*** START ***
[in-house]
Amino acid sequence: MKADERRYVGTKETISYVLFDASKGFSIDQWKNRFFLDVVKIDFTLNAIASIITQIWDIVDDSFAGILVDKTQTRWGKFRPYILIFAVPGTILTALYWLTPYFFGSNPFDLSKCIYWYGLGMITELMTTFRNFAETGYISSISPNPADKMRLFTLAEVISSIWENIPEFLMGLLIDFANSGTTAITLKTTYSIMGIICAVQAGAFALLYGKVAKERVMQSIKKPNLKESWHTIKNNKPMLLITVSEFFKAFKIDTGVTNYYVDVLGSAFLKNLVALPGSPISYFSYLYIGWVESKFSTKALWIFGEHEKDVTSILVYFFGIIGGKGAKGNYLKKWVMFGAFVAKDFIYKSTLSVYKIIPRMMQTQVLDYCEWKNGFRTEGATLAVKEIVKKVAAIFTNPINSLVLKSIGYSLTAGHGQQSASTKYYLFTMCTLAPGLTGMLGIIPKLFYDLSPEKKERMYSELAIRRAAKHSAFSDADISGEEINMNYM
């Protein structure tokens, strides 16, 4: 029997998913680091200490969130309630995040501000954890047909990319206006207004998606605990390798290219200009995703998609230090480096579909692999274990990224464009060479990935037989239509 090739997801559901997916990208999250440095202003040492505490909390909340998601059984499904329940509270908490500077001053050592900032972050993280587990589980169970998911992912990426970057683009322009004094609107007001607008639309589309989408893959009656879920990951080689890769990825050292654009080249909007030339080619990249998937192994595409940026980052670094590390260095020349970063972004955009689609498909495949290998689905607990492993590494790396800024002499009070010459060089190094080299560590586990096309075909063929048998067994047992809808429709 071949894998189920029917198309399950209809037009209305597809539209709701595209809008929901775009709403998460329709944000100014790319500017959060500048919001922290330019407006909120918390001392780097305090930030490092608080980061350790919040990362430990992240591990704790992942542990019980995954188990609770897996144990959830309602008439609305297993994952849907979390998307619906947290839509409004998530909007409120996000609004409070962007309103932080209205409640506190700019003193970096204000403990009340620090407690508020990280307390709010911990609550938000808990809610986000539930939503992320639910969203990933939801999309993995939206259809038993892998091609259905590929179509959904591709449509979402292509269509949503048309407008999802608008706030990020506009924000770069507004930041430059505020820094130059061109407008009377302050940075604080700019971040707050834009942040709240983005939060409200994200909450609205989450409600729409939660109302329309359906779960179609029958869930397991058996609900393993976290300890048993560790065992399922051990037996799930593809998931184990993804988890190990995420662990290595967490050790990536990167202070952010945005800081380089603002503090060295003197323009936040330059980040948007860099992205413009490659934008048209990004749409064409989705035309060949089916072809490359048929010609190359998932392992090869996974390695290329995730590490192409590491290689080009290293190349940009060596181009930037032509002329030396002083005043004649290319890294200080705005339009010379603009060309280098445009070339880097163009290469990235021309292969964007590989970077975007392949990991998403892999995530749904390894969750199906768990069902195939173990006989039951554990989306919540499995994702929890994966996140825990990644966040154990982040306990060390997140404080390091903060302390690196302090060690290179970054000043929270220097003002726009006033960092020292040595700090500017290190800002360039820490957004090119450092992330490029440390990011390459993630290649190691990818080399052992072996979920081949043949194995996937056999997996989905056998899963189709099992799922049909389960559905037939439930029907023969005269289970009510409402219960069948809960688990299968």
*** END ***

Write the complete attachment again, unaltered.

[in-house]
Amino acid sequence: MKADERRYVGTKETISYVLFDASKGFSIDQWKNRFFLDVVKIDFTLNAIASIITQIWDIVDDSFAGILVDKTQTRWGKFRPYILIFAVPGTILTALYWLTPYFFGSNPFDLSKCIYWYGLGMITELMTTFRNFAETGYISSISPNPADKMRLFTLAEVISSIWENIPEFLMGLLIDFANSGTTAITLKTTYSIMGIICAVQAGAFALLYGKVAKERVMQSIKKPNLKESWHTIKNNKPMLLITVSEFFKAFKIDTGVTNYYVDVLGSAFLKNLVALPGSPISYFSYLYIGWVESKFSTKALWIFGEHEKDVTSILVYFFGIIGGKGAKGNYLKKWVMFGAFVAKDFIYKSTLSVYKIIPRMMQTQVLDYCEWKNGFRTEGATLAVKEIVKKVAAIFTNPINSLVLKSIGYSLTAGHGQQSASTKYYLFTMCTLAPGLTGMLGIIPKLFYDLSPEKKERMYSELAIRRAAKHSAFSDADISGEEINMNYM
């Protein structure tokens, strides 16, 4: 029997998913680091200490969130309630995040501000954890047909990319206006207004998606605990390798290219200009995703998609230090480096579909692999274990990224464009060479990935037989239509 090739997801559901997916990208999250440095202003040492505490909390909340998601059984499904329940509270908490500077001053050592900032972050993280587990589980169970998911992912990426970057683009322009004094609107007001607008639309589309989408893959009656879920990951080689890769990825050292654009080249909007030339080619990249998937192994595409940026980052670094590390260095020349970063972004955009689609498909495949290998689905607990492993590494790396800024002499009070010459060089190094080299560590586990096309075909063929048998067994047992809808429709 071949894998189920029917198309399950209809037009209305597809539209709701595209809008929901775009709403998460329709944000100014790319500017959060500048919001922290330019407006909120918390001392780097305090930030490092608080980061350790919040990362430990992240591990704790992942542990019980995954188990609770897996144990959830309602008439609305297993994952849907979390998307619906947290839509409004998530909007409120996000609004409070962007309103932080209205409640506190700019003193970096204000403990009340620090407690508020990280307390709010911990609550938000808990809610986000539930939503992320639910969203990933939801999309993995939206259809038993892998091609259905590929179509959904591709449509979402292509269509949503048309407008999802608008706030990020506009924000770069507004930041430059505020820094130059061109407008009377302050940075604080700019971040707050834009942040709240983005939060409200994200909450609205989450409600729409939660109302329309359906779960179609029958869930397991058996609900393993976290300890048993560790065992399922051990037996799930593809998931184990993804988890190990995420662990290595967490050790990536990167202070952010945005800081380089603002503090060295003197323009936040330059980040948007860099992205413009490659934008048209990004749409064409989705035309060949089916072809490359048929010609190359998932392992090869996974390695290329995730590490192409590491290689080009290293190349940009060596181009930037032509002329030396002083005043004649290319890294200080705005339009010379603009060309280098445009070339880097163009290469990235021309292969964007590989970077975007392949990991998403892999995530749904390894969750199906768990069902195939173990006989039951554990989306919540499995994702929890994966996140825990990644966040154990982040306990060390997140404080390091903060302390690196302090060690290179970054000043929270220097003002726009006033960092020292040595700090500017290190800002360039820490957004090119450092992330490029440390990011390459993630290649190691990818080399052992072996979920081949043949194995996937056999997996989905056998899963189709099992799922049909389960559905037939439930029907023969005269289970009510409402219960069948809960688990299968």